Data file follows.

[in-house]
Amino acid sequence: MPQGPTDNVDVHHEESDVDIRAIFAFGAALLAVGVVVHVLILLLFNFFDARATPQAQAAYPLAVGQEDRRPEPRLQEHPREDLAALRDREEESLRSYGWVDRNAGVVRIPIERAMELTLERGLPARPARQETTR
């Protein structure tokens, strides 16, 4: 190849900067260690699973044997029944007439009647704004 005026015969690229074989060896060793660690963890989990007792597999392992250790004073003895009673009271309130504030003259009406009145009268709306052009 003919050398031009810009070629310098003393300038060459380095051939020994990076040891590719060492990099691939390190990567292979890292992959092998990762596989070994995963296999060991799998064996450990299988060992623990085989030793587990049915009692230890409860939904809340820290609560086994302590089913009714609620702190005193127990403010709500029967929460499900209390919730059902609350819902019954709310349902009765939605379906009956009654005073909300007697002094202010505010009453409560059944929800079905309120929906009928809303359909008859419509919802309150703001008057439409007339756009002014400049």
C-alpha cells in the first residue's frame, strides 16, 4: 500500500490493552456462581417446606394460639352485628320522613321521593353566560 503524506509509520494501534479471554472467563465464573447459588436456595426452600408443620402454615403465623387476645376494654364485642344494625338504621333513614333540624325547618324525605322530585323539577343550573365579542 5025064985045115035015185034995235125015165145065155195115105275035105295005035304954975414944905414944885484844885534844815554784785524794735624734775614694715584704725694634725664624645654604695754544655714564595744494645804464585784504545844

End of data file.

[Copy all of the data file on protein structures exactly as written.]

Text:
[in-house]
Amino acid sequence: MPQGPTDNVDVHHEESDVDIRAIFAFGAALLAVGVVVHVLILLLFNFFDARATPQAQAAYPLAVGQEDRRPEPRLQEHPREDLAALRDREEESLRSYGWVDRNAGVVRIPIERAMELTLERGLPARPARQETTR
């Protein structure tokens, strides 16, 4: 190849900067260690699973044997029944007439009647704004 005026015969690229074989060896060793660690963890989990007792597999392992250790004073003895009673009271309130504030003259009406009145009268709306052009 003919050398031009810009070629310098003393300038060459380095051939020994990076040891590719060492990099691939390190990567292979890292992959092998990762596989070994995963296999060991799998064996450990299988060992623990085989030793587990049915009692230890409860939904809340820290609560086994302590089913009714609620702190005193127990403010709500029967929460499900209390919730059902609350819902019954709310349902009765939605379906009956009654005073909300007697002094202010505010009453409560059944929800079905309120929906009928809303359909008859419509919802309150703001008057439409007339756009002014400049």
C-alpha cells in the first residue's frame, strides 16, 4: 500500500490493552456462581417446606394460639352485628320522613321521593353566560 503524506509509520494501534479471554472467563465464573447459588436456595426452600408443620402454615403465623387476645376494654364485642344494625338504621333513614333540624325547618324525605322530585323539577343550573365579542 5025064985045115035015185034995235125015165145065155195115105275035105295005035304954975414944905414944885484844885534844815554784785524794735624734775614694715584704725694634725664624645654604695754544655714564595744494645804464585784504545844